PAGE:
La prima versione del DSM (Diagnostical and Statistical Manual of Mental Disorders - Manuale Diagnostico e Statistico dei Disturbi Mentali) venne redatta nel 1952 dall' American Psychiatric Association - APA. La seconda nel '68, la terza nel 1980 revisionata nell'87, la quarta nel '94 revisionata nel 2000... versione che oggi si usa nella clinica.
Il DSM-V vedrà la luce intorno al maggio 2013 e in piena epoca 2.0, mentre già si parla di web 3.0 e realtà aumentata non più sperimentale ma quotidiana, nasce un sito che ci conduce per mano alla uscita del manuale di psichiatria per eccellenza.
Il sito lo trovate al seguente indirizzo:
Il sito è ovviamente in lingua inglese ed è ricco di anticipazioni e di informazioni che ci possono far riflettere sul lavoro compiuto dalla Task Force che si occupa della redazione del manuale.
...non vi anticipo nulla... il sito è davvero interessante e merita di essere spulciato a dovere.
...solo un piccolo assaggio:
DSM-5 Overview: The Future Manual
The process for revising Diagnostic and Statistical Manual of Mental Disorders (DSM) began with a brief discussion between Steven Hyman, M.D., (then-director of the National Institute of Mental Health [NIMH]), Steven M. Mirin, M.D. (then-medical director of the American Psychiatric Association [APA]), and David J. Kupfer, M.D., (then-chair of the American Psychiatric Association Committee on Psychiatric Diagnosis and Assessment) at the NIMH in 1999. They believed it was important for the APA and NIMH to work together on an agenda to expand the scientific basis for psychiatric diagnosis and classification.
Under the joint sponsorship of the two organizations, an initial DSM-5 Research Planning Conference was convened in 1999 to set research priorities. Participants included experts in family and twin studies, molecular genetics, basic and clinical neuroscience, cognitive and behavioral science, development throughout the life-span, and disability. To encourage thinking beyond the current DSM-IV framework, many participants closely involved in the development of DSM-IV were not included at this conference. Through this process, participants recognized the need for a series of white papers that could guide future research and promote further discussion, covering over-arching topic areas that cut across many psychiatric disorders. Planning work groups were created, including groups covering developmental issues, gaps in the current system, disability and impairment, neuroscience, nomenclature, and cross-cultural issues.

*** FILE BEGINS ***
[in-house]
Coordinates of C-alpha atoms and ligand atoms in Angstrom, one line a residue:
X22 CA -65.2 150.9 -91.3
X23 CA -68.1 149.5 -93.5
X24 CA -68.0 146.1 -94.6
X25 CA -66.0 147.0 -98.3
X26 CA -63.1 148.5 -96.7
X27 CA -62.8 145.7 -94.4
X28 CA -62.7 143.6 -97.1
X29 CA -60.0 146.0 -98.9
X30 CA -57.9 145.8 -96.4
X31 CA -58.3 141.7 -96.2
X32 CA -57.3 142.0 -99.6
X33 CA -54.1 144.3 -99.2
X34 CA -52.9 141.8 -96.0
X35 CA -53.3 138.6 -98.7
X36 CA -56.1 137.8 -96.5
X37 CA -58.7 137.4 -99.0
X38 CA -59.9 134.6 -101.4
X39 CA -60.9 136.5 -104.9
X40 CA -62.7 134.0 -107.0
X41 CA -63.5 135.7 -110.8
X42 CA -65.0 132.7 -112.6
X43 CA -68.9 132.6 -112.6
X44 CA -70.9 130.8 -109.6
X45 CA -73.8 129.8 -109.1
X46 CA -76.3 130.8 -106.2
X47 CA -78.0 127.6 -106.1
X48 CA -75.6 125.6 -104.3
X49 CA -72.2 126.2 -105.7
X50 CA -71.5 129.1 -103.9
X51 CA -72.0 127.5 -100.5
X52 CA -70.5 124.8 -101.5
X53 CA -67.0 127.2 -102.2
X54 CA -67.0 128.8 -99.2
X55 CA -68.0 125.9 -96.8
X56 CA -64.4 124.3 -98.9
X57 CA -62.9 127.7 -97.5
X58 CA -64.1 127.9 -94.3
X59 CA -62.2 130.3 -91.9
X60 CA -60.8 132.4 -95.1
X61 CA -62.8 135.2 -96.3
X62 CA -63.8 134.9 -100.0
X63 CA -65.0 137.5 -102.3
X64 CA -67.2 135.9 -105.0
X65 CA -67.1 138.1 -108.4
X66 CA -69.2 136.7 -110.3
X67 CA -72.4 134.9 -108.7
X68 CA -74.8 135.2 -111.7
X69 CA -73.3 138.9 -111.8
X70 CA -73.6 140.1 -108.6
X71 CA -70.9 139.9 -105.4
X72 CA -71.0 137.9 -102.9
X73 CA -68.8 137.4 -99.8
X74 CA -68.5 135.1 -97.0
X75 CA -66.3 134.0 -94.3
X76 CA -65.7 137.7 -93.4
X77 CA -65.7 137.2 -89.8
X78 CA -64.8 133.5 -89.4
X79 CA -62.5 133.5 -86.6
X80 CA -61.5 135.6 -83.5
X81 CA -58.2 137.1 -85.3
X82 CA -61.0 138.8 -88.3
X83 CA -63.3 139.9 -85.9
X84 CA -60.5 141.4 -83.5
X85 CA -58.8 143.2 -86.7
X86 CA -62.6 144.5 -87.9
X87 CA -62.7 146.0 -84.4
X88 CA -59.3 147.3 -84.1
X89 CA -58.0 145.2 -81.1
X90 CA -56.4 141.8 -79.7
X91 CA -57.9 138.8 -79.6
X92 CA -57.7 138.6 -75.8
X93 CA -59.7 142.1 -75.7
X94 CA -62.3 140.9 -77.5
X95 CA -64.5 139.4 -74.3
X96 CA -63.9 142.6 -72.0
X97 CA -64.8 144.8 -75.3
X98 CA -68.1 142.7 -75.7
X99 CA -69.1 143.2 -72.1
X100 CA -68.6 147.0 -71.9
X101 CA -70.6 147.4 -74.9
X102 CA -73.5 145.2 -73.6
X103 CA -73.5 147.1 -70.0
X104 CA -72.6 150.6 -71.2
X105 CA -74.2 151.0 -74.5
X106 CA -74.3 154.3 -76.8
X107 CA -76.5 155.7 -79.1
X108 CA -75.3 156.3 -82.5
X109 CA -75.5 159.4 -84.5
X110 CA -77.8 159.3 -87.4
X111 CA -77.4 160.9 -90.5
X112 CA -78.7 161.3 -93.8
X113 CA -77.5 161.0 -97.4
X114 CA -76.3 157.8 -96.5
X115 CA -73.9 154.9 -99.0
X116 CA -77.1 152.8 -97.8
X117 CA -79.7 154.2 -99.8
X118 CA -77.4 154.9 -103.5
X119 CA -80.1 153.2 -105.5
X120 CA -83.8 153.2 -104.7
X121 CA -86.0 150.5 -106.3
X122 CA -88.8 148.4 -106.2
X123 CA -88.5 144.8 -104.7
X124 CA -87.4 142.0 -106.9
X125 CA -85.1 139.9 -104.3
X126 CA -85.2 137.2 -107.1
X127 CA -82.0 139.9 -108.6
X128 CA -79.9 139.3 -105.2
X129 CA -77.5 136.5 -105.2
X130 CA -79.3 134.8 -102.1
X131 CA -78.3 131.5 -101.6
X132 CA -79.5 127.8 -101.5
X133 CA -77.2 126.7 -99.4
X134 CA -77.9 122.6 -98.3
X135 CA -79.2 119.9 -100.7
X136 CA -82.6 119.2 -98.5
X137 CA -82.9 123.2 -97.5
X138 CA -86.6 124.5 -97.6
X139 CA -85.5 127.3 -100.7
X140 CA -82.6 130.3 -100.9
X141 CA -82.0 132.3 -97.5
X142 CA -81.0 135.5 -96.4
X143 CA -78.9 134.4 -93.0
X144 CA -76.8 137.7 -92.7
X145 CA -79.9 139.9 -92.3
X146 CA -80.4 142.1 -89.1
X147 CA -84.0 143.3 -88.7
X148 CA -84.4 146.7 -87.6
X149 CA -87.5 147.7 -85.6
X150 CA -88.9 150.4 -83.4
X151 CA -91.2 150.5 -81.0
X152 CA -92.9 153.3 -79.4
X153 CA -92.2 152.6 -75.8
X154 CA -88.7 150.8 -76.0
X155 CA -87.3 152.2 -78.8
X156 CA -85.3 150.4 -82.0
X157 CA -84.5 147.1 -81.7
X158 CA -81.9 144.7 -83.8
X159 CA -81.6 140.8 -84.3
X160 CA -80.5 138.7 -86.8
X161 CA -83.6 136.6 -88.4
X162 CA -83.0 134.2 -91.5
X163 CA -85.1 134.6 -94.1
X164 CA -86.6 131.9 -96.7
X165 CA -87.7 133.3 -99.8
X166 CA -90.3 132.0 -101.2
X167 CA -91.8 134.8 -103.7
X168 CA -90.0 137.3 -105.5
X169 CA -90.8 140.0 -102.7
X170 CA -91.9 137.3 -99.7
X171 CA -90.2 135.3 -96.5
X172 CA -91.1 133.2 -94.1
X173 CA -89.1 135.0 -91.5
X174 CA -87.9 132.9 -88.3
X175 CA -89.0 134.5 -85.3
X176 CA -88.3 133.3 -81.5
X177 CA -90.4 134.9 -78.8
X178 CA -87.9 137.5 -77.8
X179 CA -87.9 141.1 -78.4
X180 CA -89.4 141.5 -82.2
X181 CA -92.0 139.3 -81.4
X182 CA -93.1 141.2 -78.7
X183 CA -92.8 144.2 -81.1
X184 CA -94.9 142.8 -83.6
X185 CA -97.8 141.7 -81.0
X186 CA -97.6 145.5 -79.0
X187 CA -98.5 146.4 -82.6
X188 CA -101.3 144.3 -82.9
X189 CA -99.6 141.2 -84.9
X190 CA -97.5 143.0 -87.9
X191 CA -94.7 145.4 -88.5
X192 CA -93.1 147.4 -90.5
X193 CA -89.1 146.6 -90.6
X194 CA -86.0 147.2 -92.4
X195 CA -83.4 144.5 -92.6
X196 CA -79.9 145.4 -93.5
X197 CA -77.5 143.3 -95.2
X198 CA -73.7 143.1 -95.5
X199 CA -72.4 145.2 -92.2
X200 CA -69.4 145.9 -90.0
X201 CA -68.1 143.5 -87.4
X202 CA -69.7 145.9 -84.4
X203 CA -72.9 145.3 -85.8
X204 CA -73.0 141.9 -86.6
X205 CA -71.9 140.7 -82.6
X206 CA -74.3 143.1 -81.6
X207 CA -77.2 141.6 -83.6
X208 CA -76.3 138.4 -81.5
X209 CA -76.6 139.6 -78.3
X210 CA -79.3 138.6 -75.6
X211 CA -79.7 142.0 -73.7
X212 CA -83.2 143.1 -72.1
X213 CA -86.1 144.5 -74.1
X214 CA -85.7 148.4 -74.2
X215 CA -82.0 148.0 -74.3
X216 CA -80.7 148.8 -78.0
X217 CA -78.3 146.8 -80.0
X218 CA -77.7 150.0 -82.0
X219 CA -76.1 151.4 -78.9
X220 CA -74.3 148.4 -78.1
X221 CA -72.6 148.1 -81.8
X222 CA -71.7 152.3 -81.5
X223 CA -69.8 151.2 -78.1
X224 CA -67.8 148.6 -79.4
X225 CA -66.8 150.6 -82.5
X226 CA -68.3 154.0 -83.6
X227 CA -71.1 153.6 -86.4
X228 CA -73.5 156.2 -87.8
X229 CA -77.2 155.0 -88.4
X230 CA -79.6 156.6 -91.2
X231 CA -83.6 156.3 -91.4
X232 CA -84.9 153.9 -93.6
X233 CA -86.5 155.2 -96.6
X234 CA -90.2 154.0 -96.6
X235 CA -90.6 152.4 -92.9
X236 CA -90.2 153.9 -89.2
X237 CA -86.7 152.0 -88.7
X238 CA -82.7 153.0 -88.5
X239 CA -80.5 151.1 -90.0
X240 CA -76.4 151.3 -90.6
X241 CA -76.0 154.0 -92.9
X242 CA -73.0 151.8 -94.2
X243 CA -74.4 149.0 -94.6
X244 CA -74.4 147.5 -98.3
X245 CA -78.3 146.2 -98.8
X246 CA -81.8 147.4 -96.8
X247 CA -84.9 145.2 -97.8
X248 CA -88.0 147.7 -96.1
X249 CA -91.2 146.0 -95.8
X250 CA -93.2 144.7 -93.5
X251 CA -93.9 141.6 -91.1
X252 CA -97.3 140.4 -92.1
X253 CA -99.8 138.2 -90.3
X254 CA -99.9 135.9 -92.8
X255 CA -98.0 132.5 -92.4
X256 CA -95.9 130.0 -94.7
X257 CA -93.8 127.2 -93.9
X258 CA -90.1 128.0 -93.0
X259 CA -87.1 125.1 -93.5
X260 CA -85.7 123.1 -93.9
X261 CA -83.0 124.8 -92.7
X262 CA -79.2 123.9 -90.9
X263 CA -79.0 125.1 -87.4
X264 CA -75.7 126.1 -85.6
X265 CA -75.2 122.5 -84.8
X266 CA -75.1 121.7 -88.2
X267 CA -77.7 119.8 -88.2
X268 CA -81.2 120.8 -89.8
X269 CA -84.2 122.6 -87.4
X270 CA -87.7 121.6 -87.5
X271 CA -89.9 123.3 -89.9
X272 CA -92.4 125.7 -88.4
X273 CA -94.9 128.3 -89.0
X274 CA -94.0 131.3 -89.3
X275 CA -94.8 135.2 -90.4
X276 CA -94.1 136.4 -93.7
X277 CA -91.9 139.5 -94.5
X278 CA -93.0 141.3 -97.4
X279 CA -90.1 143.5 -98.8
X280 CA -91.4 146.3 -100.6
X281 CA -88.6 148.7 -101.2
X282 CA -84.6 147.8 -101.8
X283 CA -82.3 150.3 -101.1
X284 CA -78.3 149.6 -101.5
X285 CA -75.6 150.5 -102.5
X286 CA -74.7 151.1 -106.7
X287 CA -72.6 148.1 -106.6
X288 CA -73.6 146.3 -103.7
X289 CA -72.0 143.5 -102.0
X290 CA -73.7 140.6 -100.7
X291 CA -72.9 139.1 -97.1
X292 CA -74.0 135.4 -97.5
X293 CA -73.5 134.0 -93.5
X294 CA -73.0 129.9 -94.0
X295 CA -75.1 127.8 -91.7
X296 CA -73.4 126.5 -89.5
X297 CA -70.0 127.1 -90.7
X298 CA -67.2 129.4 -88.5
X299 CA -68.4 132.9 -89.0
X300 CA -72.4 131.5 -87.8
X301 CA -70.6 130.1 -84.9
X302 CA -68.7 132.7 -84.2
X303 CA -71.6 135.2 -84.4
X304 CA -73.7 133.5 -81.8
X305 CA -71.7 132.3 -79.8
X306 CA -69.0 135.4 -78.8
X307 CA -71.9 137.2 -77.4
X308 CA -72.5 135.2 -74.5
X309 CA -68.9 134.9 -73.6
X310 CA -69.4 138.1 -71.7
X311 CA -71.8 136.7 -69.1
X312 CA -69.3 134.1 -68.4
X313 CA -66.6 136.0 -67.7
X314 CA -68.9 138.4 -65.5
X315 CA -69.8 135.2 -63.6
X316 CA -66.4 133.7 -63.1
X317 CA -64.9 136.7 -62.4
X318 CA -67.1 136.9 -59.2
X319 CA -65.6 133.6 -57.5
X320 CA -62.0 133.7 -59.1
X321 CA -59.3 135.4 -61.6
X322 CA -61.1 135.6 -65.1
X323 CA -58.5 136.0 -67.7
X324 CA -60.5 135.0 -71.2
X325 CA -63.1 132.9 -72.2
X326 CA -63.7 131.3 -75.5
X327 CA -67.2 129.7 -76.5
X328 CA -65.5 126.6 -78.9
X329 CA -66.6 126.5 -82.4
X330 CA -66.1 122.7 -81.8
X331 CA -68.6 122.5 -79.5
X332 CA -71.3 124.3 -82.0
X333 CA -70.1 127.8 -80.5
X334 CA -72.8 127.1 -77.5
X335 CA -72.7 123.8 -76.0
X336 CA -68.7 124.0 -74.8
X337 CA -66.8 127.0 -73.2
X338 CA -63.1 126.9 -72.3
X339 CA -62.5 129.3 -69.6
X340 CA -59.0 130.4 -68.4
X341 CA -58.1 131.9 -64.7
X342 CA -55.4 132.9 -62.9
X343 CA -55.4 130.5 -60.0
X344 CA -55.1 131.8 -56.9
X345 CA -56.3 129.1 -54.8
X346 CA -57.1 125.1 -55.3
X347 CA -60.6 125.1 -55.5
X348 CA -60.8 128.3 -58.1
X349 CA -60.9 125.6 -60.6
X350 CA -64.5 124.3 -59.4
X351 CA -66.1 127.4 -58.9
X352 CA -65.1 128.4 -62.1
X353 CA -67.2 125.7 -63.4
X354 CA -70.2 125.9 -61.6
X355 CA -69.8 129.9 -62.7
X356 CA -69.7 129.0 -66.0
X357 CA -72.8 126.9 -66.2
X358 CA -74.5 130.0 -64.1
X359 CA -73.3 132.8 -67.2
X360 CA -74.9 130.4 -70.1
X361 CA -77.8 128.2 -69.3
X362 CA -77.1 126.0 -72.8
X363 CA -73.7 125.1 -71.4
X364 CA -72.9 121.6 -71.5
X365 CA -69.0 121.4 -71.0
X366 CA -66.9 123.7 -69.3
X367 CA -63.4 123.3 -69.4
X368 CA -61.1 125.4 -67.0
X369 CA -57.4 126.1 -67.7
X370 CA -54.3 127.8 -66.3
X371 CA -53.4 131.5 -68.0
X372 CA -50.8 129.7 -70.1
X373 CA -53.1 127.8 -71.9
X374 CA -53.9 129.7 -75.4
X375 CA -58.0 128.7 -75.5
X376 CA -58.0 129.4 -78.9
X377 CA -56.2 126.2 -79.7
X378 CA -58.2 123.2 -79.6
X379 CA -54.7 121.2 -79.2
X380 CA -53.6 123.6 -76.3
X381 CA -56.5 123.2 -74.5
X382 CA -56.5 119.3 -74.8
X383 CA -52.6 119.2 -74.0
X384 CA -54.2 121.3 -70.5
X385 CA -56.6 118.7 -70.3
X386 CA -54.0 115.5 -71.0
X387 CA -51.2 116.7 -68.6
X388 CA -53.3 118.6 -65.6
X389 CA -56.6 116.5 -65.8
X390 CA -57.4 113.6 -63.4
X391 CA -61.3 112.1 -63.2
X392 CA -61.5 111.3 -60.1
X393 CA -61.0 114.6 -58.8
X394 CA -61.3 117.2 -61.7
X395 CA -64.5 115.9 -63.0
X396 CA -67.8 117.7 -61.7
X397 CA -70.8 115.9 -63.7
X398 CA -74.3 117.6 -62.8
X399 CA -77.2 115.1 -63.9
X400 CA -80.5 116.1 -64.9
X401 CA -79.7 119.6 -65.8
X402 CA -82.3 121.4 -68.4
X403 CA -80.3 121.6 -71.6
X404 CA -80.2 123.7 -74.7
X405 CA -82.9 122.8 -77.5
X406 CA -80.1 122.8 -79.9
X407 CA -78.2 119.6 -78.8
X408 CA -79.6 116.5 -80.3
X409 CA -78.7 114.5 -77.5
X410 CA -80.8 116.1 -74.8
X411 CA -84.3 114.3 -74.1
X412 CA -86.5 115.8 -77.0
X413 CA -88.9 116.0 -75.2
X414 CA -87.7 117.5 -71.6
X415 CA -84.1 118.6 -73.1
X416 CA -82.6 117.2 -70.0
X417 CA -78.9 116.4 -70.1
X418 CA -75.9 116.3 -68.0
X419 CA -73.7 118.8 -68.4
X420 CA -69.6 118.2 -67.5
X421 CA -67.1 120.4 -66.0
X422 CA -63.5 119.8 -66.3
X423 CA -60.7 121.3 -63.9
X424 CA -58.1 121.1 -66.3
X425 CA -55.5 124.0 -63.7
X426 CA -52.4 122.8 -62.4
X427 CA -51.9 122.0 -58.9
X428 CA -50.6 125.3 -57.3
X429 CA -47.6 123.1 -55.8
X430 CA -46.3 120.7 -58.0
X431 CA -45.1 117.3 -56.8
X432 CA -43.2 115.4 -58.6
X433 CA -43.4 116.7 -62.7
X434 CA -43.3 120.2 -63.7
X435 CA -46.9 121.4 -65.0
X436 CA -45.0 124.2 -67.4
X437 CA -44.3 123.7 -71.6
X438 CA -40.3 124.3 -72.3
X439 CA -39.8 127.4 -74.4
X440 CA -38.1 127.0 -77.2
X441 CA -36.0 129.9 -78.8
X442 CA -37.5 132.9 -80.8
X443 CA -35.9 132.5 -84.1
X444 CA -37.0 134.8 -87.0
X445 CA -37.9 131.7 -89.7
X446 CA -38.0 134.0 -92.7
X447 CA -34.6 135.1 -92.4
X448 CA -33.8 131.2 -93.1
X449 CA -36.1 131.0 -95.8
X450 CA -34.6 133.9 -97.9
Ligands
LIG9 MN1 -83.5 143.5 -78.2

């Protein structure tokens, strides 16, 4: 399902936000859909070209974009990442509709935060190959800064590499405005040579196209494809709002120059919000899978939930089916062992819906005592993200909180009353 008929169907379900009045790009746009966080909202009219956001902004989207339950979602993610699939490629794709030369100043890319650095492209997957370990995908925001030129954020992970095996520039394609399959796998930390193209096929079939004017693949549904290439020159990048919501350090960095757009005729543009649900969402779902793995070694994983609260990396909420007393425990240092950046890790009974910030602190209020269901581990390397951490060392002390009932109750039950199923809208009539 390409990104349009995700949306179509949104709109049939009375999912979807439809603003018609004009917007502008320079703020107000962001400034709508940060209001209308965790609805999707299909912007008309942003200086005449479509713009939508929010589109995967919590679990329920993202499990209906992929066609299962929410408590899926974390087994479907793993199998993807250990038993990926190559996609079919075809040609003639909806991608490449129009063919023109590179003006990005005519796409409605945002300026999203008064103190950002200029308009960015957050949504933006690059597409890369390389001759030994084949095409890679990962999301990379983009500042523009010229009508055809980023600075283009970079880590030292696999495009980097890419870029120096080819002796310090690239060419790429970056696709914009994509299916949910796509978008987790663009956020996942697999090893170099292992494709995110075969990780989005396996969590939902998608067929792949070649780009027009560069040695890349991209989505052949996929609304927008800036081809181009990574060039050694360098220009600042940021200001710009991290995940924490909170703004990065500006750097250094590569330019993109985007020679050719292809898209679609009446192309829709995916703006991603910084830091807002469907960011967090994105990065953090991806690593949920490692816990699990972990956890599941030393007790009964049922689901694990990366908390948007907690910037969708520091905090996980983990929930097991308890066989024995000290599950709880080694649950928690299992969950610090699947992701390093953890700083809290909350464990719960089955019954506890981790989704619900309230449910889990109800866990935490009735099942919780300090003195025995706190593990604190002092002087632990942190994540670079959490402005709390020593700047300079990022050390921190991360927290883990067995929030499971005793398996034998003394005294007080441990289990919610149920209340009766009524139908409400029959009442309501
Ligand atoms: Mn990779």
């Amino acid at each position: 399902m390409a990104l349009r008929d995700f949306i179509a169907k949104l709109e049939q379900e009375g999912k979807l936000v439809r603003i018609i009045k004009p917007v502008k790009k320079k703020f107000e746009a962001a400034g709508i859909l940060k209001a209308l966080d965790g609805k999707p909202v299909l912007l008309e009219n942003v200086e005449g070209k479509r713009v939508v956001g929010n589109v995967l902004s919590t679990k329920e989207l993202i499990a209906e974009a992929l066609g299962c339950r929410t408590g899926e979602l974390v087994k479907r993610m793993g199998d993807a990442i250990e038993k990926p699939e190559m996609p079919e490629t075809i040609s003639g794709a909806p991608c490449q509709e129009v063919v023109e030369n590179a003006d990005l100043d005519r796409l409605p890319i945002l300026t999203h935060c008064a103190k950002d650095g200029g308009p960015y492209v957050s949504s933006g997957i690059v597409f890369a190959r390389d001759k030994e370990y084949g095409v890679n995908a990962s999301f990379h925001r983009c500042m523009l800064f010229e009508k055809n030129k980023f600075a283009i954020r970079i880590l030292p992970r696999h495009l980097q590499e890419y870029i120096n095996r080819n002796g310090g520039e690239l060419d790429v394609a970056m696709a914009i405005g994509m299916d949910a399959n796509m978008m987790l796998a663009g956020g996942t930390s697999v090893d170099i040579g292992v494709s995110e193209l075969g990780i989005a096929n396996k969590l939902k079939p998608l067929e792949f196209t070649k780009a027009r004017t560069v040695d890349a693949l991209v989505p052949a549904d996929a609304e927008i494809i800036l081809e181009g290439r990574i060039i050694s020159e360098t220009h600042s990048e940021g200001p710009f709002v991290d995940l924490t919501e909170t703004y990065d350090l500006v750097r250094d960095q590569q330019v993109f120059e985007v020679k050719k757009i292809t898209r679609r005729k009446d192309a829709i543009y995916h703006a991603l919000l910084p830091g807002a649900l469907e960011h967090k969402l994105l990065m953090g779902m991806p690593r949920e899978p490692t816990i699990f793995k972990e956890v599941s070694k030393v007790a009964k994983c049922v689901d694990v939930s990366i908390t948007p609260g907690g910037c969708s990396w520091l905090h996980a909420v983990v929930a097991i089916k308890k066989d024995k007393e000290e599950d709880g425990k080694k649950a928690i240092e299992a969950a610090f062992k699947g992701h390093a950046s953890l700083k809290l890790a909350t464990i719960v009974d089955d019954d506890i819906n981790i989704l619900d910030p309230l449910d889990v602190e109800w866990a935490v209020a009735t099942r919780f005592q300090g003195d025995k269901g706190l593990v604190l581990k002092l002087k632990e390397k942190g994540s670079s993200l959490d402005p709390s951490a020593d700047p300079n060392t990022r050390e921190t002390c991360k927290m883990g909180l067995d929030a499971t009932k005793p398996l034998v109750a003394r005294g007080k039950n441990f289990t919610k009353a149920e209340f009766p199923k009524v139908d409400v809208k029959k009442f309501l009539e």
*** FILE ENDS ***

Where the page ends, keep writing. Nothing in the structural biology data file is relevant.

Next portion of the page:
In early 2000, Darrel A. Regier, M.D., M.P.H., was recruited from the NIMH to serve as the research director for the APA and to coordinate the development of DSM-5. Additional conferences were held later in July and October of 2000 to set the DSM-5 research agenda, propose planning the work groups’ membership, and to hold the first face-to-face meetings. These groups, which included liaisons from the National Institutes of Health (NIH) and the international psychiatric community, developed the series of white papers, published in “A Research Agenda for DSM-5” (2002, APA). A second series of cross-cutting white papers, entitled “Age and Gender Considerations in Psychiatric Diagnosis,” was subsequently commissioned and published by APA in 2007.